Additionally, the FDA hasn't been shy about cracking down on misleading health claims when it comes to CBD. In July, Curaleaf Holdings (CURLF -2.72%), the largest multistate operator in the U.S. by market cap, wound up receiving a warning letter regarding unsubstantiated claims for a variety of CBD products. Even though Curaleaf was quick to respond to these deficiencies, it still wound up costing the company a potentially lucrative distribution deal with CVS Health.

A researcher in a white lab coat making notes on a clipboard in the middle of a hemp farm.

Image source: Getty Images.

2. It's going to take years for the FDA to officially set CBD guidelines

Secondly, it's important to realize that developing an official game plan for CBD as an additive to food or beverages is going to take time -- a lot of time.

Former FDA Commissioner Scott Gottlieb, who headed the agency for nearly two years and stepped down earlier this year, commented in March that it typically takes the FDA two to three years to develop the regulatory framework to add a new substance into the food supply. However, Gottlieb notes that because of marijuana's illicit classification at the federal level, as well as CBD being more complex than traditional additives, it could take the agency even longer to establish official guidelines for CBD use.

Gottlieb may not be the head of the FDA any longer, but many of the policies he implemented during his tenure as commissioner are still in place today. Thus, I believe you can take his commentary more as a matter of fact than opinion at this point.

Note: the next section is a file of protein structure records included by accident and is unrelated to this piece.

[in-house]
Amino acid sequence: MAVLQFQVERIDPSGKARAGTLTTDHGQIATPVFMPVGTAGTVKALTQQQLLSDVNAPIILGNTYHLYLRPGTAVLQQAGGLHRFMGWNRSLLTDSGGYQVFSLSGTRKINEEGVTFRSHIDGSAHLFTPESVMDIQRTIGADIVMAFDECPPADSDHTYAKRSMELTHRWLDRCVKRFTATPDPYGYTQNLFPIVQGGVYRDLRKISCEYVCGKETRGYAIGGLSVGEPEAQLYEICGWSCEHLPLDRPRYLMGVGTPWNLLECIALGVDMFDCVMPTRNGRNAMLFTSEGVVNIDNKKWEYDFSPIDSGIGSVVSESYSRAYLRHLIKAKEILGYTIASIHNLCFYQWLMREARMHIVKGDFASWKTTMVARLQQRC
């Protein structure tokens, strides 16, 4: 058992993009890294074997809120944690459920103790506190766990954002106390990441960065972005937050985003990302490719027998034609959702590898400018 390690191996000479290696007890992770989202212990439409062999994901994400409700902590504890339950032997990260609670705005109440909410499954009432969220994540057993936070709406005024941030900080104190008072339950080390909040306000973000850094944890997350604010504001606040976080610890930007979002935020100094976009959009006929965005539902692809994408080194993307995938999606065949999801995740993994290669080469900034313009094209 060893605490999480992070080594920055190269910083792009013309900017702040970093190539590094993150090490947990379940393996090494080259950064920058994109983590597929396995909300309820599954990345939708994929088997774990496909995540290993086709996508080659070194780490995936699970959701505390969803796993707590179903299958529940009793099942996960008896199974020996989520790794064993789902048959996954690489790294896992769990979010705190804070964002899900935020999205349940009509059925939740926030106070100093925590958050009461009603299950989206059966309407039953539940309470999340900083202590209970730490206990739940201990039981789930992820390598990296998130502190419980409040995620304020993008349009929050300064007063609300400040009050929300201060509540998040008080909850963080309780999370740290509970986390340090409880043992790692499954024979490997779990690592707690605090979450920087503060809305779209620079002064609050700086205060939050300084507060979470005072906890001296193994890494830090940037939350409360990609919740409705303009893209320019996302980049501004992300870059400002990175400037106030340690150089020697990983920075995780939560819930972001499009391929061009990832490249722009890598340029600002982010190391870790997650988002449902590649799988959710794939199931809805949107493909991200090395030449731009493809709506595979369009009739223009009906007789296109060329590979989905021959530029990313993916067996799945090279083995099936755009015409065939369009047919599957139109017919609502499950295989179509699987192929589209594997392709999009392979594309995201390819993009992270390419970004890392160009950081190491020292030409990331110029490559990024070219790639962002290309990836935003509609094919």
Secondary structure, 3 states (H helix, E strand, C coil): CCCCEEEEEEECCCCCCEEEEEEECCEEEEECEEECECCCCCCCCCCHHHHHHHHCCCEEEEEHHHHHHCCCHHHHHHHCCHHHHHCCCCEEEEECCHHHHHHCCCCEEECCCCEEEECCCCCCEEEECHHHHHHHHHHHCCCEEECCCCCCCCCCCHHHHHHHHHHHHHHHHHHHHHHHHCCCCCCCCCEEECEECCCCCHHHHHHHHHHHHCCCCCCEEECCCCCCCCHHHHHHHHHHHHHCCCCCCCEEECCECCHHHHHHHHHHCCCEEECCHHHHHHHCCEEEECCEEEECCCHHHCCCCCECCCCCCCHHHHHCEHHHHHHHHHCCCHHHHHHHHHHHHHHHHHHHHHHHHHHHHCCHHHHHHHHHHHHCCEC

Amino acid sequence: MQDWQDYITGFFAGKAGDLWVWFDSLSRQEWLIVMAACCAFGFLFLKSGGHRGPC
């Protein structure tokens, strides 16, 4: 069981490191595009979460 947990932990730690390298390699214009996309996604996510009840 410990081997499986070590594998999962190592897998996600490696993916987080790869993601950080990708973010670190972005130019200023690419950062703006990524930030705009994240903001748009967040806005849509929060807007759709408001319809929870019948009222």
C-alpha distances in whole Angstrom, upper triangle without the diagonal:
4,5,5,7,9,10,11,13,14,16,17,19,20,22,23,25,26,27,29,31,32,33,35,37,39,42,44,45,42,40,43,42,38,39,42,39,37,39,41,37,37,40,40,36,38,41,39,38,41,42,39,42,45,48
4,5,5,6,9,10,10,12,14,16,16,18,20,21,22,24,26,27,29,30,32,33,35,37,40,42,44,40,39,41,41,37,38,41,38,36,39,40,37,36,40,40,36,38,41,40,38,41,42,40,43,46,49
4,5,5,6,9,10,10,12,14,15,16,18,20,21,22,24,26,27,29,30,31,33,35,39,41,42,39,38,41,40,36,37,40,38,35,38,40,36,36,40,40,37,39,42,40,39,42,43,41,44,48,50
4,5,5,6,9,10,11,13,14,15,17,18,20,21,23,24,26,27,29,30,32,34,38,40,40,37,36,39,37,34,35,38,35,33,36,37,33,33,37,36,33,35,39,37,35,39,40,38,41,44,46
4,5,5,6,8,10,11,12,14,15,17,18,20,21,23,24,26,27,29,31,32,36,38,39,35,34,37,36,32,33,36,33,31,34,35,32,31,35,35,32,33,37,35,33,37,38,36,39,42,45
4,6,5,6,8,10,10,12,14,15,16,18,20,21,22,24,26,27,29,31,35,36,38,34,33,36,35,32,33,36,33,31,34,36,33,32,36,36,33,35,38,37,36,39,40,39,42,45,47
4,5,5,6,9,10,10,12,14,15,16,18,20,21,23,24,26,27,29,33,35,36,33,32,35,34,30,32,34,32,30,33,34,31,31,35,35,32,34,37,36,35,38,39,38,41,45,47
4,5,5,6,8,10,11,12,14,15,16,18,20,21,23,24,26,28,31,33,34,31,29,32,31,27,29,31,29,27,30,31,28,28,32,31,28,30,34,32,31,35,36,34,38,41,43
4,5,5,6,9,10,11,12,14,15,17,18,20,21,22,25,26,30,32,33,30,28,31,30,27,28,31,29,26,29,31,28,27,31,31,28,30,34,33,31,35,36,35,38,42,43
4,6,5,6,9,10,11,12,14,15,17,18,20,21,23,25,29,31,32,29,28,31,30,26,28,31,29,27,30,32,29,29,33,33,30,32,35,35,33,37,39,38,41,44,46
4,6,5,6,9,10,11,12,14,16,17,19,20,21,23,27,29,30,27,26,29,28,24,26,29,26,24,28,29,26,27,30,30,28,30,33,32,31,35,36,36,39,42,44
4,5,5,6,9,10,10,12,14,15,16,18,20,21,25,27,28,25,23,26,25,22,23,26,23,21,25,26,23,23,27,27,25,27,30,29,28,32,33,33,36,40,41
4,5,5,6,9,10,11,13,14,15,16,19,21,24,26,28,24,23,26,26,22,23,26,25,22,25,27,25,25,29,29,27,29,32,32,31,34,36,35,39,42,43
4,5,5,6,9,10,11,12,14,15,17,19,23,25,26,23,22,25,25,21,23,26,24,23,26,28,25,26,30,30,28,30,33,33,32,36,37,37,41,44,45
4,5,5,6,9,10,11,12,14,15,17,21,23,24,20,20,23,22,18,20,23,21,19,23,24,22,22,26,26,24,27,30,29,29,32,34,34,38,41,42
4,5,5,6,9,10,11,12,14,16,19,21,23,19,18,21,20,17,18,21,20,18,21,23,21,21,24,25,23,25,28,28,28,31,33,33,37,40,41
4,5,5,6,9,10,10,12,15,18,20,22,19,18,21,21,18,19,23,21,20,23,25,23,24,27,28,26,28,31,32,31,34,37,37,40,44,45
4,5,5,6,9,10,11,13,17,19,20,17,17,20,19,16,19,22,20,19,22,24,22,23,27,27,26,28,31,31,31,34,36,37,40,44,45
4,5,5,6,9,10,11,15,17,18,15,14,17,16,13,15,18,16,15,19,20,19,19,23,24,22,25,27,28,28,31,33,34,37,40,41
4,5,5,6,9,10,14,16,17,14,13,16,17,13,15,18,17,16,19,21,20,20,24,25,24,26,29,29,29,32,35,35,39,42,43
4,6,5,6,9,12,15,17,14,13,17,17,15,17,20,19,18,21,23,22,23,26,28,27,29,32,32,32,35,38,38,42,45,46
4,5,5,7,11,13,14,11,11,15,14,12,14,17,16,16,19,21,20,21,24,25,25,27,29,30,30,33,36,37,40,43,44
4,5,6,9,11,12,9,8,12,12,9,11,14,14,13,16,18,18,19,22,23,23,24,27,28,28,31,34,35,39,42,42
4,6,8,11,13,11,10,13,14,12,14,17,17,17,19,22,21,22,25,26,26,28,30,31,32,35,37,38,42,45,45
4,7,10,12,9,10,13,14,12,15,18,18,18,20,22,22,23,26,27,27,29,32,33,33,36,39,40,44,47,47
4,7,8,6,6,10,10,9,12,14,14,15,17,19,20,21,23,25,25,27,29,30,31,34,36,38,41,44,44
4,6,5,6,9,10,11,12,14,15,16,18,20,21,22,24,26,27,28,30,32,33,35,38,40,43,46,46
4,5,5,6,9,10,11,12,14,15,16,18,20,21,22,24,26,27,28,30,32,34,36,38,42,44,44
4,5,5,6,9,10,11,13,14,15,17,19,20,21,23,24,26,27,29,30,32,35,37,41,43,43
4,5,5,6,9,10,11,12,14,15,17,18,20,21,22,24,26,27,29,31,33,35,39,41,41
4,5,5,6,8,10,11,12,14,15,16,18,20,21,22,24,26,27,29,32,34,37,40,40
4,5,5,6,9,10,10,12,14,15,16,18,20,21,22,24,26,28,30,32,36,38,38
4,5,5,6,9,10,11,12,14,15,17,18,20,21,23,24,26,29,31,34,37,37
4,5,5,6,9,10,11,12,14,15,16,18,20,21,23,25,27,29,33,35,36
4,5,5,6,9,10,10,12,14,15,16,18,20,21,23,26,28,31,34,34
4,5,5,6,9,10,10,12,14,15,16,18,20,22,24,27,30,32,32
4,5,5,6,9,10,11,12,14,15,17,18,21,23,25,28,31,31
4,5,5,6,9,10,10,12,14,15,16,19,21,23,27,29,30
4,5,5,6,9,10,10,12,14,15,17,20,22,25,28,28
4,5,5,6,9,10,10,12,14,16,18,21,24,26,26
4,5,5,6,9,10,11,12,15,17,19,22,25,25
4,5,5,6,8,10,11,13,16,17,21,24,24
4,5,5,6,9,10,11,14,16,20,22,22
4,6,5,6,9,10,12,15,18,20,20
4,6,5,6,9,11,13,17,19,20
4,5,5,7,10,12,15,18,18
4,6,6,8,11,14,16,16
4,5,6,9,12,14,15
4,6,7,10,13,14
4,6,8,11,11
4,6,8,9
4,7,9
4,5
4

3. This consumer update should have minimal impact on CBD products outside of food and beverages

Third, investors should understand that while the near- and intermediate-term opportunity for infused food and beverage items has been seriously compromised in the U.S., the FDA's consumer update is unlikely to have much (or any) impact on other CBD-containing products. This means that CBD-infused topicals and oils should continue to be popular items for consumers as long as manufacturers avoid unsubstantiated medical claims.

As I recently noted, this means the worries surrounding CBD market share leader Charlotte's Web (CWBHF 5.45%) may be overstated. Charlotte's Web has built its brand on a variety of topical products and oils, and has seen its retail door count more than double from 3,680 stores at the beginning of 2019 to over 9,000 stores through the end of the third quarter. Charlotte's Web's distribution deals with Kroger and Vitamin Shoppe show that it'll be just fine, even if the FDA takes a long time to develop official CBD guidelines.

A tag that says edibles and a cannabis leaf lying atop an assortment of cookies and brownies.

Image source: Getty Images.

4. Canada's CBD-infused food and beverage industry will see no impact

Lastly, investors should realize that the precautions being taken by the FDA in the U.S. regarding CBD won't have one iota of impact on Canada's launch of CBD-infused foods and beverages. As a reminder, derivatives are set to hit Canadian dispensaries any day now.

For example, Anheuser-Busch InBev (BUD -0.06%) announced last week that it and Tilray (TLRY) will be launching a line of CBD-infused teas throughout Canada this week. Anheuser-Busch and Tilray's joint venture, known as Fluent Beverages, will contain 98% pure CBD, with only trace amounts of tetrahydrocannabinol (THC), the cannabinoid that gets users high. A line of nonalcoholic sparkling beverages is expected to follow in the first quarter of 2020.

The point being that while investors should remain vigilant when researching companies in the CBD space, the FDA's consumer update isn't the death knell it's being made out to be.